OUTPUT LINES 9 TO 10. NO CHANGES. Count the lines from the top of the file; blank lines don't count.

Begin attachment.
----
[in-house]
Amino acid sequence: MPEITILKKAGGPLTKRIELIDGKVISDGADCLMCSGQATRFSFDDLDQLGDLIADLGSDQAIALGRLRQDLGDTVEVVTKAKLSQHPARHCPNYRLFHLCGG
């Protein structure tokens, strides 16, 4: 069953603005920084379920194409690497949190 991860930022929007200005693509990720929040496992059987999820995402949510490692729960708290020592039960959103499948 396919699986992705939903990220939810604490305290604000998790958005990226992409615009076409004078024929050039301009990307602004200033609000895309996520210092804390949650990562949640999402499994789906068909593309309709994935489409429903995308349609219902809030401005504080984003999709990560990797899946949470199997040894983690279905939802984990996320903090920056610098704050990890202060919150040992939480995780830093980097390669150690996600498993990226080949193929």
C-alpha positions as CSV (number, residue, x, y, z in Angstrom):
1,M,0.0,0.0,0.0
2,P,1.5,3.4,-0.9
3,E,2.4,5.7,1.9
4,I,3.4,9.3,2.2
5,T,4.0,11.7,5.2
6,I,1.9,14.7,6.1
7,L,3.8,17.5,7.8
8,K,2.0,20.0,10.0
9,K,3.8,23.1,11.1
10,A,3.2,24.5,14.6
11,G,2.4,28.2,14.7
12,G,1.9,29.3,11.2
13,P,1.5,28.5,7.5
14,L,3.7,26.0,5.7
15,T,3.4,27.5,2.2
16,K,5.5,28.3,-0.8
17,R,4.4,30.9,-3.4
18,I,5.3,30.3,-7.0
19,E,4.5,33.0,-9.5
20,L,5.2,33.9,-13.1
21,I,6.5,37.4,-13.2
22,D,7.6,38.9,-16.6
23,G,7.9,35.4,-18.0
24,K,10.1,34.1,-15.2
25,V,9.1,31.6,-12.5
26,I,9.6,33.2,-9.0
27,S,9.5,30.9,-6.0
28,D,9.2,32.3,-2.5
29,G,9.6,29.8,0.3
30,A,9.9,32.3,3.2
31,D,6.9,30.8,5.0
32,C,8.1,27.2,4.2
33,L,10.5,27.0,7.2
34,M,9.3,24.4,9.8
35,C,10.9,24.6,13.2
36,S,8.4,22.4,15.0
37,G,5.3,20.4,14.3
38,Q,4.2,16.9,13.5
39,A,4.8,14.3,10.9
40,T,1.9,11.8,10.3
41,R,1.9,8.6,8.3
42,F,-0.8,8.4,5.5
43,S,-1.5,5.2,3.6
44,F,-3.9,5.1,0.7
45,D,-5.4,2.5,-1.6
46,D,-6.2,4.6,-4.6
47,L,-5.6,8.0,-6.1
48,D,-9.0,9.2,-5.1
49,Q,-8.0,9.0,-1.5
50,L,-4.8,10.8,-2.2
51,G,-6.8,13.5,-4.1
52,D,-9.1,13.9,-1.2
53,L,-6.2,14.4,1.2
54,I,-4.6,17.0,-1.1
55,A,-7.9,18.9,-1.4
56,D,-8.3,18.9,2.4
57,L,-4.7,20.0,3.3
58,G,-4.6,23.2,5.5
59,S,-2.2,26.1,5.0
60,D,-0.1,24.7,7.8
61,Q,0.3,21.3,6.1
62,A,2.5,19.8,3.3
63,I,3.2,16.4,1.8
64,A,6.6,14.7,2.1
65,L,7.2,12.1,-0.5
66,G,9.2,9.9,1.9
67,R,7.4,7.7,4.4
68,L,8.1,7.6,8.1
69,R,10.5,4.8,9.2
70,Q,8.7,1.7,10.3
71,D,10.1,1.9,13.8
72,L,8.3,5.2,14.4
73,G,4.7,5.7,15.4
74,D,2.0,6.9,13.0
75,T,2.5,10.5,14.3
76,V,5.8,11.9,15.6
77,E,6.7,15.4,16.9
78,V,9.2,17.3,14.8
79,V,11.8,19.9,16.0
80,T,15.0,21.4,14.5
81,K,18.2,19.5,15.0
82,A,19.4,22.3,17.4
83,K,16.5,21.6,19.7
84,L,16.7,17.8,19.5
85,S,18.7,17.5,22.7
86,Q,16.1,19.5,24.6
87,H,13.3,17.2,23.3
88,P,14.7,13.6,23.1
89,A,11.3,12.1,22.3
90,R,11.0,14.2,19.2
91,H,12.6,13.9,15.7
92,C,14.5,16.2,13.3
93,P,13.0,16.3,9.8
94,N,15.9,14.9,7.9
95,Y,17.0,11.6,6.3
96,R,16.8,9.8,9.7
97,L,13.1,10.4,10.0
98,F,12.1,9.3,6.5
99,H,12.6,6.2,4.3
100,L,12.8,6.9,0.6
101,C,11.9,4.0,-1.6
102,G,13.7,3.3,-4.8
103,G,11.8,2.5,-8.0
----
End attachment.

5,T,4.0,11.7,5.2
6,I,1.9,14.7,6.1